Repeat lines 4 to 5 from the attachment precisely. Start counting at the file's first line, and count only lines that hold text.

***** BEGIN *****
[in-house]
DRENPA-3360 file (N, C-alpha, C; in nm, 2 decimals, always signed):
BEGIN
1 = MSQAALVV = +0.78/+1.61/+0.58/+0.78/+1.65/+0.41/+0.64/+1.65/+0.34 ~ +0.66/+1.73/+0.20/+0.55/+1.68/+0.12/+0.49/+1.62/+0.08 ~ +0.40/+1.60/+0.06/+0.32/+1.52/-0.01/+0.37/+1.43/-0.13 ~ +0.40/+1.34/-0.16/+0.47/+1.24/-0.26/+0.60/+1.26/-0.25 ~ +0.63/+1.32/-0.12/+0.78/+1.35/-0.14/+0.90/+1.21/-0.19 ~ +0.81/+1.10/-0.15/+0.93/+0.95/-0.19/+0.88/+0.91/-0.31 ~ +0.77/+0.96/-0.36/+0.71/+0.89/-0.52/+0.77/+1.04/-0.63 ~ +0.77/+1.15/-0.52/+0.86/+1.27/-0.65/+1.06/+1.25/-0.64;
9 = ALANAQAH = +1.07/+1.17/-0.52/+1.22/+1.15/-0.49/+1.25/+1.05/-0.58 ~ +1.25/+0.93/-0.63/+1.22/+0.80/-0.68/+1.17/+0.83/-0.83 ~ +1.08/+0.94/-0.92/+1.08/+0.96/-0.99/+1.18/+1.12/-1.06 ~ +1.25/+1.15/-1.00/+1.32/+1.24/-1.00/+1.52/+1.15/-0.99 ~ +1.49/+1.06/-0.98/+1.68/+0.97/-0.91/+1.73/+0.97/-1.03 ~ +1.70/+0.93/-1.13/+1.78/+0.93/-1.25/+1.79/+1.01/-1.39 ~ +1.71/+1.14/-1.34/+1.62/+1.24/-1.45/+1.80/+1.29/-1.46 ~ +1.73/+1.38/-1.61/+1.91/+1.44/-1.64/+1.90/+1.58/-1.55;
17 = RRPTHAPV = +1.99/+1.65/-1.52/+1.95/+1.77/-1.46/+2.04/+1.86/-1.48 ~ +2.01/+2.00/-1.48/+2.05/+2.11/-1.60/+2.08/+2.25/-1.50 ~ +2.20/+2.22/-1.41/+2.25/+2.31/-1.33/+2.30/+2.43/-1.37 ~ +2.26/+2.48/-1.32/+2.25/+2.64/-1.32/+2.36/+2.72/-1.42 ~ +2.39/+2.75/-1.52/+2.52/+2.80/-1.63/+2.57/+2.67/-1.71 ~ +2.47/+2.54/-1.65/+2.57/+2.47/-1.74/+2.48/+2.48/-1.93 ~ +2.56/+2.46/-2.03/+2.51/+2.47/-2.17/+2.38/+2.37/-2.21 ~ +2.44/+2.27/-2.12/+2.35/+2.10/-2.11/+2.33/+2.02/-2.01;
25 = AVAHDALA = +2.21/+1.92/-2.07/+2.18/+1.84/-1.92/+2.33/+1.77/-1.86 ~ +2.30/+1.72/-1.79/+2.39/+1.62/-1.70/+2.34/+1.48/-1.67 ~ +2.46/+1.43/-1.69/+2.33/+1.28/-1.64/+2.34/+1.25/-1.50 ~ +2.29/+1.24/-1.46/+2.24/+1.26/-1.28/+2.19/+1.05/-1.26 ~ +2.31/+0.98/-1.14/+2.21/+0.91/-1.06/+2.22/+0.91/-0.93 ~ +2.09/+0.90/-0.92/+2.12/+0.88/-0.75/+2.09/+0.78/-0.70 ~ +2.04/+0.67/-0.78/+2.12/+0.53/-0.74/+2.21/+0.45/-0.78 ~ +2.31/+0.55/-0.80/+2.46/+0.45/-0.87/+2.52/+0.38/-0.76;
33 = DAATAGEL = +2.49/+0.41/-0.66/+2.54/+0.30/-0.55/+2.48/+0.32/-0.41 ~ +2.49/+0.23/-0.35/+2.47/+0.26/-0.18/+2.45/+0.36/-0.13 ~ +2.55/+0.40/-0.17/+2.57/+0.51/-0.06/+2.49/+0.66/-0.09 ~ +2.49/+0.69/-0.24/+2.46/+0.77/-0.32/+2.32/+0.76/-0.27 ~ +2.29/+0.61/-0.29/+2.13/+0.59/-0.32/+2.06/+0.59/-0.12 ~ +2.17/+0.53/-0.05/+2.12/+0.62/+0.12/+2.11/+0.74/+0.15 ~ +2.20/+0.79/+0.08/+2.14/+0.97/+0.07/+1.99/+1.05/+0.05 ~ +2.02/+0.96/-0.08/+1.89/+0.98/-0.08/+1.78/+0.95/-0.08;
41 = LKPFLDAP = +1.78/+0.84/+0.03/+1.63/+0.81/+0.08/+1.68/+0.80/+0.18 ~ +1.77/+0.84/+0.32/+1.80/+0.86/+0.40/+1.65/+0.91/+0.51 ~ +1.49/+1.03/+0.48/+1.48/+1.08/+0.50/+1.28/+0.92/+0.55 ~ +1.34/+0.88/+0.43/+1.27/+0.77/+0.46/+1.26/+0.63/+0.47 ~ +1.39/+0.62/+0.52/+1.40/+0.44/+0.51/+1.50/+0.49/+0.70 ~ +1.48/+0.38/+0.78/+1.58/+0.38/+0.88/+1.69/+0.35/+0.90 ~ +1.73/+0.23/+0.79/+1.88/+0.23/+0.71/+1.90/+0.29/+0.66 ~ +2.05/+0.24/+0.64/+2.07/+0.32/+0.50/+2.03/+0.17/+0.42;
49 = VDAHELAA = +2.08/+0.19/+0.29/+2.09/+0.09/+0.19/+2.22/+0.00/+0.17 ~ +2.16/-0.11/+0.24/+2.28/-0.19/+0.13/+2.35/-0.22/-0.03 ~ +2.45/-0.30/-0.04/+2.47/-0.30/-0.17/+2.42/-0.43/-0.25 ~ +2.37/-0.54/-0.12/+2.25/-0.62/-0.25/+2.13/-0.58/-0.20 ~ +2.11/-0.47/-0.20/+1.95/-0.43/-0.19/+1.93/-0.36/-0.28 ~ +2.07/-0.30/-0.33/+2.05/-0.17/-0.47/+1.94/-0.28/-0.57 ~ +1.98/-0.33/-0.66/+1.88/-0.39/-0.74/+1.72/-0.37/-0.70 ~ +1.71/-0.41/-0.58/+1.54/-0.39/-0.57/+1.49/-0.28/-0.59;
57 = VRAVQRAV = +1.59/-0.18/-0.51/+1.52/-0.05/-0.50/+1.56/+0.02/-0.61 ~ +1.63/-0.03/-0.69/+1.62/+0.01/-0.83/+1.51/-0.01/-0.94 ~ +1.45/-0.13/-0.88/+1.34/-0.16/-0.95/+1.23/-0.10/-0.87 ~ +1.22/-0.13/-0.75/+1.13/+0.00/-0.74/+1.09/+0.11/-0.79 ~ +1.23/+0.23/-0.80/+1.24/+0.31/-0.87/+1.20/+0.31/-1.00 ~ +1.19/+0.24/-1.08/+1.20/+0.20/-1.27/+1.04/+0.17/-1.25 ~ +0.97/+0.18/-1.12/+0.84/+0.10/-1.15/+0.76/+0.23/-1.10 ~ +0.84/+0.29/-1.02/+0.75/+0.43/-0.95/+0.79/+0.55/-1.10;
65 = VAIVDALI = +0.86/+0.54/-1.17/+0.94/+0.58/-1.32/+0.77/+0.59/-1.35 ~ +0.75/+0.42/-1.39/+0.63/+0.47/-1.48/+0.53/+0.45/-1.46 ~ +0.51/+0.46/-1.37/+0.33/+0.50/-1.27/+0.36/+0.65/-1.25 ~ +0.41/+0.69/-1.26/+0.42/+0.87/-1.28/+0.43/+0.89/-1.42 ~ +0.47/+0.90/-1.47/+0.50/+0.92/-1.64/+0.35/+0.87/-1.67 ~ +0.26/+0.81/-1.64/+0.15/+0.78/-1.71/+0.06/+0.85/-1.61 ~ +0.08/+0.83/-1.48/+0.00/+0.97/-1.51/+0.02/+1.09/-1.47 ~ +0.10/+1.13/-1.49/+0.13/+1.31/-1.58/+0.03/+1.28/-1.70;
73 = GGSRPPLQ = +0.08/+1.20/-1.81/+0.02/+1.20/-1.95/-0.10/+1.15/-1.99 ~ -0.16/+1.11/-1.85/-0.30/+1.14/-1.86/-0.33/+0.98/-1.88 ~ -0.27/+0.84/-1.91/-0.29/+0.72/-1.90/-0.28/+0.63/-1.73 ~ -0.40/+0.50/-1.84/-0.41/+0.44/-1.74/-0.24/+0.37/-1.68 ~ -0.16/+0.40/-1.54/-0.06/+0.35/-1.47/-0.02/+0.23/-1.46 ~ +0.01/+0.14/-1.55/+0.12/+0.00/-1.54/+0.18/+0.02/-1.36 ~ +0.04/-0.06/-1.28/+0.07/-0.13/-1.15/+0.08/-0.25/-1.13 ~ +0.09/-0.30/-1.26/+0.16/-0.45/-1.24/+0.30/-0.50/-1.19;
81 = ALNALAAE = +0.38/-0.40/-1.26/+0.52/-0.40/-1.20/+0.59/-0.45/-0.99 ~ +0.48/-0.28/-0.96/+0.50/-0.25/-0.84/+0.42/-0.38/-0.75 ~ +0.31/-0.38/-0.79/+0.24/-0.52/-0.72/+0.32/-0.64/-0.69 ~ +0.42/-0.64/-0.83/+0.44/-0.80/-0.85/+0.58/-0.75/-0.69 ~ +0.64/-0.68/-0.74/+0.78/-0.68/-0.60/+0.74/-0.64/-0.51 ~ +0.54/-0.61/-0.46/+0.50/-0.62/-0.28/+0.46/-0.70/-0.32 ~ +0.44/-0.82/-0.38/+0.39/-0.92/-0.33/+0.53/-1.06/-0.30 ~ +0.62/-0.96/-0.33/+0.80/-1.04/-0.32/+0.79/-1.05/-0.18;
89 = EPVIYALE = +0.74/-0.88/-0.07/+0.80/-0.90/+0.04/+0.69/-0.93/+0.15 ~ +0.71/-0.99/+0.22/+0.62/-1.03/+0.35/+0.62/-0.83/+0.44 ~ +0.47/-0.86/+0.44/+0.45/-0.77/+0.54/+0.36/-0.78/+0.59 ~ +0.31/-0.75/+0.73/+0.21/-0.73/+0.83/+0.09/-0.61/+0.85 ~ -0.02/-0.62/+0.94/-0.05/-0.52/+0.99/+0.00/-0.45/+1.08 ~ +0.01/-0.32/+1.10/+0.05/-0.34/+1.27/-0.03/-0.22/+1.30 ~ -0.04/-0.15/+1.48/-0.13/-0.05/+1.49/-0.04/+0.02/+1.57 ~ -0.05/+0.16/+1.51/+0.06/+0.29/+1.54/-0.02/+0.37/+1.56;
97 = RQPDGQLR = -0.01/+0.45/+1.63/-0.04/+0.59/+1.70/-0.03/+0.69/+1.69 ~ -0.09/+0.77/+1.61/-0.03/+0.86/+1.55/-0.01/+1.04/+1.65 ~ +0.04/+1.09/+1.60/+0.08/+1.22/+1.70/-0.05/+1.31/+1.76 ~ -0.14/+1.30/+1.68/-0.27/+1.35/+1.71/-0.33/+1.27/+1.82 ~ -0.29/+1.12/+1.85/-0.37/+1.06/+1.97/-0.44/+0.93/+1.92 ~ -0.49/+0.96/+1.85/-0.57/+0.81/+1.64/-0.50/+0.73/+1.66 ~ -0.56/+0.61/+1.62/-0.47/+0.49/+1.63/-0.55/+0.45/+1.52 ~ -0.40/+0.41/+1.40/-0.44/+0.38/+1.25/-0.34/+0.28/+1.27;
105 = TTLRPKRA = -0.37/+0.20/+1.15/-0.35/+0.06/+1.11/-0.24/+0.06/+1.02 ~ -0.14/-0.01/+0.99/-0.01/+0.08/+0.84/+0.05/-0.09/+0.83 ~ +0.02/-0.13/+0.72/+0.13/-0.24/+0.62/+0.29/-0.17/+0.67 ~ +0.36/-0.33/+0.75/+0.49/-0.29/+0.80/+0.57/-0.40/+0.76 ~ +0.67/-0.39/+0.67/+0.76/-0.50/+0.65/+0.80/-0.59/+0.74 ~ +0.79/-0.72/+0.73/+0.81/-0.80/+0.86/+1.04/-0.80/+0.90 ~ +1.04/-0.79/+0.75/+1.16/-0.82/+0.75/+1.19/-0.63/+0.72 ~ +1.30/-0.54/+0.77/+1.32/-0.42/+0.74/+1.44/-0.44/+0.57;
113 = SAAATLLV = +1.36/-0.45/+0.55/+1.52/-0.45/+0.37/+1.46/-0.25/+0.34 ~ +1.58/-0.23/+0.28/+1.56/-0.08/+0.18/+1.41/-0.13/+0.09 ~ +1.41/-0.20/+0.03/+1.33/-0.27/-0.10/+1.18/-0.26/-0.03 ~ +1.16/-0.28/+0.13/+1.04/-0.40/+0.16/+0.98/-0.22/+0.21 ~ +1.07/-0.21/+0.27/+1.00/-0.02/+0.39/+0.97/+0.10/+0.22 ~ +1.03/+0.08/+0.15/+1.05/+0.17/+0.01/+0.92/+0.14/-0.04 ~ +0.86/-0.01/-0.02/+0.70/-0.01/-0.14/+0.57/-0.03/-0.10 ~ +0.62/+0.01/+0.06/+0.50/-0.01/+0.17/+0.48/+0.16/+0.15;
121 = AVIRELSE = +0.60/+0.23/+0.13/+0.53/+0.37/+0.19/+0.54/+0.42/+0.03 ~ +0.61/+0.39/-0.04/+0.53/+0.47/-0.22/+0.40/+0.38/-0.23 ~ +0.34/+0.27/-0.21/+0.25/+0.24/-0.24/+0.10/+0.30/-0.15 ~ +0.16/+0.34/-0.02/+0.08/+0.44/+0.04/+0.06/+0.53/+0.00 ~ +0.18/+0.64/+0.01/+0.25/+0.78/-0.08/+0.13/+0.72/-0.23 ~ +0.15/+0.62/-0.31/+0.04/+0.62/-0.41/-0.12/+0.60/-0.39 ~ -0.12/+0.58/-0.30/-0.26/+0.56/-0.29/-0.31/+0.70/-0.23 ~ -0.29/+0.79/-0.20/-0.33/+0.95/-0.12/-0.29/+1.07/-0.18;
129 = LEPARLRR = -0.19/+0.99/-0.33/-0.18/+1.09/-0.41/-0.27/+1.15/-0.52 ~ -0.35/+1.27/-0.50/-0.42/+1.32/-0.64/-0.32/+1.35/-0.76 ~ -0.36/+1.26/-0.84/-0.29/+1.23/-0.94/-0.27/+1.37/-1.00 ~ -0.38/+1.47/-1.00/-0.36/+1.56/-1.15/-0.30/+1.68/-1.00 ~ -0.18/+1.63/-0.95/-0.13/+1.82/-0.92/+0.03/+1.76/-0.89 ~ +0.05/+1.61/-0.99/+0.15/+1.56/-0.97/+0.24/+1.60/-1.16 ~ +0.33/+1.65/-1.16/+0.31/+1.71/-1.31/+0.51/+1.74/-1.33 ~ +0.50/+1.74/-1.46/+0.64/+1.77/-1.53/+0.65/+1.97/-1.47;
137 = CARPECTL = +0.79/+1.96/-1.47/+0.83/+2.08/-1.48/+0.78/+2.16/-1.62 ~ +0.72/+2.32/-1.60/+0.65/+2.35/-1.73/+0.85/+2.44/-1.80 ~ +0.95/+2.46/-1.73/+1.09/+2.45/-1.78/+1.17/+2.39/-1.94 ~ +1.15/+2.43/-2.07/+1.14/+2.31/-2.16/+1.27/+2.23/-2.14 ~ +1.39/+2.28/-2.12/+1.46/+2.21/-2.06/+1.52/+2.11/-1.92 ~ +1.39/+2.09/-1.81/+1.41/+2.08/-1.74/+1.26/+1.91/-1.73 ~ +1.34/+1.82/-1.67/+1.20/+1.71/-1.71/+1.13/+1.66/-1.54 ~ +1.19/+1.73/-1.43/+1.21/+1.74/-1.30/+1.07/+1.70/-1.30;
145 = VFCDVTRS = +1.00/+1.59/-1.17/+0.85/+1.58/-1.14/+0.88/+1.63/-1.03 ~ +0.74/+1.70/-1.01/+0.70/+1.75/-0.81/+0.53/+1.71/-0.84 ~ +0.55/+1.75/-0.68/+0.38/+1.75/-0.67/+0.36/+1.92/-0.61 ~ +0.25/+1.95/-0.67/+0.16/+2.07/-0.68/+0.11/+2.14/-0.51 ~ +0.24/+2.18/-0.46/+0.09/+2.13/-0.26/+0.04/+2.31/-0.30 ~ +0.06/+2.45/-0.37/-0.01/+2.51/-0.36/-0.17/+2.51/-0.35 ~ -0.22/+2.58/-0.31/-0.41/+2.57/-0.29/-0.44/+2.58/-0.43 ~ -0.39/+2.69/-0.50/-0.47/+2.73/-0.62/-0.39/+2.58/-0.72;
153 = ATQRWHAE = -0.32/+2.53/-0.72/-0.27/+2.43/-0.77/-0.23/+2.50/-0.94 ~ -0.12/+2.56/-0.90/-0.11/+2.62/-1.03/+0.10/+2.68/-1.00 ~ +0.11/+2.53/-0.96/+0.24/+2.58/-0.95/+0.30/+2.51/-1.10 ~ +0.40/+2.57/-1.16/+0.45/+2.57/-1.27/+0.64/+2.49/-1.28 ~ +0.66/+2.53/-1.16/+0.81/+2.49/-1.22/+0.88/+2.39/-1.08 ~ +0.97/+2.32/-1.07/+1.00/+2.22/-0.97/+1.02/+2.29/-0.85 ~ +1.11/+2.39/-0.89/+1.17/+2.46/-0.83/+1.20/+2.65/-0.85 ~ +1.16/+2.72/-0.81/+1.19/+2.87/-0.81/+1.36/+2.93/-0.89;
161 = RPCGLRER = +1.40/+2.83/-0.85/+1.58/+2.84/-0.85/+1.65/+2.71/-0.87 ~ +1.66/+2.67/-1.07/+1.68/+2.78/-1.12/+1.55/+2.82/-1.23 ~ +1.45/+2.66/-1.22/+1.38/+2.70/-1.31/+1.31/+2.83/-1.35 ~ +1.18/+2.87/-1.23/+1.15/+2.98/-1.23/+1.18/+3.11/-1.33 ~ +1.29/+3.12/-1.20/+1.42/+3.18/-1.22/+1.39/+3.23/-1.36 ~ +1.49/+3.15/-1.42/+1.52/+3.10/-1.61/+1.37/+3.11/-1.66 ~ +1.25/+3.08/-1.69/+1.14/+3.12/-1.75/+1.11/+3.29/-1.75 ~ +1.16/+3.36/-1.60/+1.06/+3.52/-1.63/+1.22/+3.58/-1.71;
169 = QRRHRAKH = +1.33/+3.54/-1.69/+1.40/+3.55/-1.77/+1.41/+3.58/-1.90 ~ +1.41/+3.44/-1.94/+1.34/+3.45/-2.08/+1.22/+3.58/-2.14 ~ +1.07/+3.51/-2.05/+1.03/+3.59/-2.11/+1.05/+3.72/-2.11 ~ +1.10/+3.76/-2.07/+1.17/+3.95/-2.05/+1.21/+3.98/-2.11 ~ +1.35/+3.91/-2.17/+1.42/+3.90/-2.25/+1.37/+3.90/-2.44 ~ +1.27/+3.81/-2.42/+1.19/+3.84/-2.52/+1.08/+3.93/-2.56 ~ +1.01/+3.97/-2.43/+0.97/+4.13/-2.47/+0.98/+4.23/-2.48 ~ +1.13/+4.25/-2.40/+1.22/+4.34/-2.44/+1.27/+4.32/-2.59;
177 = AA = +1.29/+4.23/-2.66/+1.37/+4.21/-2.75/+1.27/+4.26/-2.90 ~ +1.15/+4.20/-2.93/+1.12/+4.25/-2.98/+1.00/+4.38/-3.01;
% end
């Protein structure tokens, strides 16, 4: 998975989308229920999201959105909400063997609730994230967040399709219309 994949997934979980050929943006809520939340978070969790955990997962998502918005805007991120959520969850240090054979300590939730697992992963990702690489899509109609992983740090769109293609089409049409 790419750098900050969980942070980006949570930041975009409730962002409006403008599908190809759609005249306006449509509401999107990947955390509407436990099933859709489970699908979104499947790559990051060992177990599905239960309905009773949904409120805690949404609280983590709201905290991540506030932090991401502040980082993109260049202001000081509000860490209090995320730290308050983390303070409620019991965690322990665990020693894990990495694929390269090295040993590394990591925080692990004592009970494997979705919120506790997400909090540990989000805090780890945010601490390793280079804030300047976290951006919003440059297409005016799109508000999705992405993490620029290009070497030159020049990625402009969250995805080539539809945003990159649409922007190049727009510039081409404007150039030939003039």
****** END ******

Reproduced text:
1 = MSQAALVV = +0.78/+1.61/+0.58/+0.78/+1.65/+0.41/+0.64/+1.65/+0.34 ~ +0.66/+1.73/+0.20/+0.55/+1.68/+0.12/+0.49/+1.62/+0.08 ~ +0.40/+1.60/+0.06/+0.32/+1.52/-0.01/+0.37/+1.43/-0.13 ~ +0.40/+1.34/-0.16/+0.47/+1.24/-0.26/+0.60/+1.26/-0.25 ~ +0.63/+1.32/-0.12/+0.78/+1.35/-0.14/+0.90/+1.21/-0.19 ~ +0.81/+1.10/-0.15/+0.93/+0.95/-0.19/+0.88/+0.91/-0.31 ~ +0.77/+0.96/-0.36/+0.71/+0.89/-0.52/+0.77/+1.04/-0.63 ~ +0.77/+1.15/-0.52/+0.86/+1.27/-0.65/+1.06/+1.25/-0.64;
9 = ALANAQAH = +1.07/+1.17/-0.52/+1.22/+1.15/-0.49/+1.25/+1.05/-0.58 ~ +1.25/+0.93/-0.63/+1.22/+0.80/-0.68/+1.17/+0.83/-0.83 ~ +1.08/+0.94/-0.92/+1.08/+0.96/-0.99/+1.18/+1.12/-1.06 ~ +1.25/+1.15/-1.00/+1.32/+1.24/-1.00/+1.52/+1.15/-0.99 ~ +1.49/+1.06/-0.98/+1.68/+0.97/-0.91/+1.73/+0.97/-1.03 ~ +1.70/+0.93/-1.13/+1.78/+0.93/-1.25/+1.79/+1.01/-1.39 ~ +1.71/+1.14/-1.34/+1.62/+1.24/-1.45/+1.80/+1.29/-1.46 ~ +1.73/+1.38/-1.61/+1.91/+1.44/-1.64/+1.90/+1.58/-1.55;